Second-line treatments include octreotide, a somatostatin analogue that decreases insulin secretion by acting on somatostatin receptors 2 (SSTR2) and 5(SSTR5).7,9,10 Ultimately, after genetic and imaging confirmation of focal hyperinsulinism, our patient underwent definitive surgical resection.7 In focal congenital hyperinsulinism, 94% of patients are cured after surgery and have no further issues with glucose control.4 


Our patient’s hypoglycemia completely resolved after surgery and she remained euglycemic without medications. The patient’s vision impairment was possibly a result of subclinical hypoglycemic seizures. 

Known major sequelae of hyperinsulinism include cortical blindness, developmental delays, and intellectual disability.7 Future evaluations are required to screen for and manage potential developmental and cognitive impairments.

Peter Tieh, MD, is a fellow in pediatric endocrinology at Harbor-UCLA Medical Center in Torrance, California. 

Isabel Kwan, MD, is a resident in the Department of Pediatrics at Harbor-UCLA Medical Center in Torrance, California.

Catherine S. Mao, MD, is a professor of pediatrics in the Division of Pediatric Endocrinology at Harbor-UCLA Medical Center in Torrance, California.

Soina K. Dargan, MS, MD, is an assistant professor of pediatrics in the Division of Neonatology at Harbor-UCLA Medical Center in Torrance, California.

Jennifer K. Yee, MD, is an associate professor of pediatrics in the Division of Endocrinology at Harbor-UCLA Medical Center in Torrance, California.


The authors would like to thank the following colleagues for their assistance with this article:

Lisa J. States, MD, who is with Children’s Hospital of Philadelphia and is an associate professor of clinical radiology at the Perelman School of Medicine at the University of Pennsylvania.

Daniel DeUgarte, MD, an associate professor of surgery in the Division of Pediatric Surgery at Harbor-UCLA Medical Center in Torrance, California.

Steven Lee, MD, an associate professor of surgery in the Division of Pediatric Surgery at Harbor-UCLA Medical Center in
Torrance, California.


1. McKinlay CJ, Alsweiler JM, Ansell JM, et al. Neonatal glycemia and neurodevelopmental outcomes at 2 years. N Engl J Med. 2015;373(16):1507-1518.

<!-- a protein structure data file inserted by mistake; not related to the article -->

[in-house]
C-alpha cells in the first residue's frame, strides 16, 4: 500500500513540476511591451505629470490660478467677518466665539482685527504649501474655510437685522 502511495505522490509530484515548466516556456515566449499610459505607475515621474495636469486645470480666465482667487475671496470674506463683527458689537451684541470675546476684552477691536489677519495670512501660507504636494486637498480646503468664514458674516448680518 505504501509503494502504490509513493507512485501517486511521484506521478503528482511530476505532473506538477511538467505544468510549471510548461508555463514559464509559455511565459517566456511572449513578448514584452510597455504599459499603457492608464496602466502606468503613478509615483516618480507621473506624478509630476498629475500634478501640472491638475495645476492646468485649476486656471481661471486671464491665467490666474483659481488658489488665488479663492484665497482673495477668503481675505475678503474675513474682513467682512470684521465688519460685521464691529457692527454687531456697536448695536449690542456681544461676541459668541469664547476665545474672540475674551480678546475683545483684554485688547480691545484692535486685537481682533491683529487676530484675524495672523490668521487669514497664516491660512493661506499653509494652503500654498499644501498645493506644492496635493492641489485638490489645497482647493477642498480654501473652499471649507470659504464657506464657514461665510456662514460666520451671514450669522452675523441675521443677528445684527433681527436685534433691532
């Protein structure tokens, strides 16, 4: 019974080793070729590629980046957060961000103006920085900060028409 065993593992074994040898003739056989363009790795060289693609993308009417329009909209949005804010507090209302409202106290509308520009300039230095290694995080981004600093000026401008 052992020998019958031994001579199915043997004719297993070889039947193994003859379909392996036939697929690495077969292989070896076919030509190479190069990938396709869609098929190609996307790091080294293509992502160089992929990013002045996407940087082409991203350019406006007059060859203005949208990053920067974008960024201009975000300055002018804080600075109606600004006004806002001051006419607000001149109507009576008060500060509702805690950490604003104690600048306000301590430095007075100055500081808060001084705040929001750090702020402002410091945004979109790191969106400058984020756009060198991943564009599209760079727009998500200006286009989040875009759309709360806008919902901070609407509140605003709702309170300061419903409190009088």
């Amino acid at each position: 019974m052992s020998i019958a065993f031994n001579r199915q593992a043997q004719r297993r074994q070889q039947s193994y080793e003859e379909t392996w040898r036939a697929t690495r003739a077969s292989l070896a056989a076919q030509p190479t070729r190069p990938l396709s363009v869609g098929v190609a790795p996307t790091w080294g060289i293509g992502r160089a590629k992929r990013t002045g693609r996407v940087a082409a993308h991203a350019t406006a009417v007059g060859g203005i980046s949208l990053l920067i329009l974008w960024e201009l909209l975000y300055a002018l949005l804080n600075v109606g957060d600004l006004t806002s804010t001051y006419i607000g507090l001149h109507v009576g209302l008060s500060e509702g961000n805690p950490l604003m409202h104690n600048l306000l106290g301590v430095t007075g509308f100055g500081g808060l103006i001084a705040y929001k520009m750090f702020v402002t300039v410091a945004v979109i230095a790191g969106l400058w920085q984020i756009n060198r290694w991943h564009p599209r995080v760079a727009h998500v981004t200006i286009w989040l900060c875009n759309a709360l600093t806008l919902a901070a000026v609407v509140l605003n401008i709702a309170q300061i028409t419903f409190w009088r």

2. Committee of Fetus and Newborn; Adamkin DH. Postnatal glucose homeostasis in late-preterm and term infants. Pediatrics. 2011;127(3):575-579.

3. Sweet CB, Grayson S, Polak M. Management strategies for neonatal hypoglycemia. J Pediatr Pharmacol Ther. 2013;18(3):199-208. 

4. Lord K, Dzata E, Snider KE, Gallagher PR, De Leon DD. Clinical presentation and management of children with diffuse and focal hyperinsulinism: a review of 223 cases. J Clin Endocrinol Metab. 2013;98(11):E1786-E1789.

5. Hardy OT, Hernandez-Pampaloni M, Saffer JR, et al. Accuracy of [18F]fluorodopa positron emission tomography for diagnosing and localizing focal congenital hyperinsulinism. J Clin Endocrinol Metab. 2007;92(1):4706-4711.

6. Arya VB, Aziz Q, Nessa A, Tinker A, Hussain K. Congenital hyperinsulinism: clinical and molecular characterisation of compound heterozygous ABCC8 mutation responsive to Diazoxide therapy. Int J Pediatr Endocrinol. 2014;(1):24.

7. Yorifuji T. Congenital hyperinsulinism: current status and future perspectives. Ann Pediatr Endocrinol Metab. 2014;19(2):57-68.

8. Kapoor RR, Flanagan SE, Arya VB, Shield JP, Ellard S, Hussain K. Clinical and molecular characterisation of 300 patients with congenital hyperinsulinism. Eur J Endocrinol. 2013;168(4):557-564.

9. Arnoux JB, Verkarre V, Saint-Martin C, et al. Congenital hyperinsulinism: current trends in diagnosis and therapy. Orphanet J Rare Dis. 2011;6:63.

10. Demirbilek H, Shah P, Arya VB, et al. Long-term follow-up of children with congenital hyperinsulinism on octreotide therapy. J Clin Endocrinol Metab. 2014;99(10):3660-3667.